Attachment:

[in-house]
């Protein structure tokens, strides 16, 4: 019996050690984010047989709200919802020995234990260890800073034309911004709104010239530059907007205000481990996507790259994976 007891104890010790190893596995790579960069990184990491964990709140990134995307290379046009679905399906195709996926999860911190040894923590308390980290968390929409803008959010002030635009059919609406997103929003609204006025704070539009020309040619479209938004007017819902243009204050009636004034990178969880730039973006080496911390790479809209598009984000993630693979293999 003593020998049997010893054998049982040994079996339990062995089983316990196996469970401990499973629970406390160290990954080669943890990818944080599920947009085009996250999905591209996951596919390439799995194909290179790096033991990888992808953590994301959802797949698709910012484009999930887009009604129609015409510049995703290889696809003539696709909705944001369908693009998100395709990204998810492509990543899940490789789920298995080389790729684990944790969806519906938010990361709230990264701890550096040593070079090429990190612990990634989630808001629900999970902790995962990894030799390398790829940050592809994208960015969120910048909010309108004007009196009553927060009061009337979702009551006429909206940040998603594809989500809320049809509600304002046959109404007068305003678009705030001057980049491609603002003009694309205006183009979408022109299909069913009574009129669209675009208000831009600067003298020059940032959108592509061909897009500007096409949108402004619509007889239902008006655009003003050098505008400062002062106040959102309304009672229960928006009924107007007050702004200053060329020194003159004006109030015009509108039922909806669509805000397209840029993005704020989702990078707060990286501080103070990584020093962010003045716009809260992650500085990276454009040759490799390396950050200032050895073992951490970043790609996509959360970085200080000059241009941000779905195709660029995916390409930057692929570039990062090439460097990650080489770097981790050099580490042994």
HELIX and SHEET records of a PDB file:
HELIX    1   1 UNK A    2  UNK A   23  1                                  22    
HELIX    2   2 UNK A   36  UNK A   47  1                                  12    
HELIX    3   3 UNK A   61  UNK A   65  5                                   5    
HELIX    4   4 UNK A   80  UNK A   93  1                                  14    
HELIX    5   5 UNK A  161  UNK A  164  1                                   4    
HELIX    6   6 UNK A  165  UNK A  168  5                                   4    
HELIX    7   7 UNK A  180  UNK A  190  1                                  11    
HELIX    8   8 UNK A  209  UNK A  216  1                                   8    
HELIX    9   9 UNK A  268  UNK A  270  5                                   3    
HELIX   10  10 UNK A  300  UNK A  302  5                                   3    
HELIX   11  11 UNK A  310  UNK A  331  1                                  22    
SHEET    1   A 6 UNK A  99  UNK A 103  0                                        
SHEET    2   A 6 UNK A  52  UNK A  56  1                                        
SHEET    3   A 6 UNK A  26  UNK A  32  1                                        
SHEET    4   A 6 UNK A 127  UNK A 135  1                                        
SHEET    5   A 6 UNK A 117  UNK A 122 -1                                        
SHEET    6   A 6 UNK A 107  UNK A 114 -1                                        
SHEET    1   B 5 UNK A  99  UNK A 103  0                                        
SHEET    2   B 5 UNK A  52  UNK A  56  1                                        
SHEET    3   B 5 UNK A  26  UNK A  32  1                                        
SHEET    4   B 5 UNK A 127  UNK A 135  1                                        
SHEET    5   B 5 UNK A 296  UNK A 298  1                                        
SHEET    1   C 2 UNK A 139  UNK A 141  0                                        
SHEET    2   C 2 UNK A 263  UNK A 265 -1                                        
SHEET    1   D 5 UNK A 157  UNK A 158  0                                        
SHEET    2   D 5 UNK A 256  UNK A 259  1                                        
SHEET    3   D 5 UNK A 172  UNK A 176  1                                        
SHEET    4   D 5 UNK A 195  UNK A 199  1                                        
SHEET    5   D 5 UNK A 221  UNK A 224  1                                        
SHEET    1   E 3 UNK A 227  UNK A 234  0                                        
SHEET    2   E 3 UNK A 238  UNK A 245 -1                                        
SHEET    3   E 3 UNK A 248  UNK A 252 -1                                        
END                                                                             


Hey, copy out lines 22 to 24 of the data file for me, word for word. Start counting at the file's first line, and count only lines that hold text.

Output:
SHEET    2   B 5 UNK A  52  UNK A  56  1                                        
SHEET    3   B 5 UNK A  26  UNK A  32  1                                        
SHEET    4   B 5 UNK A 127  UNK A 135  1                                        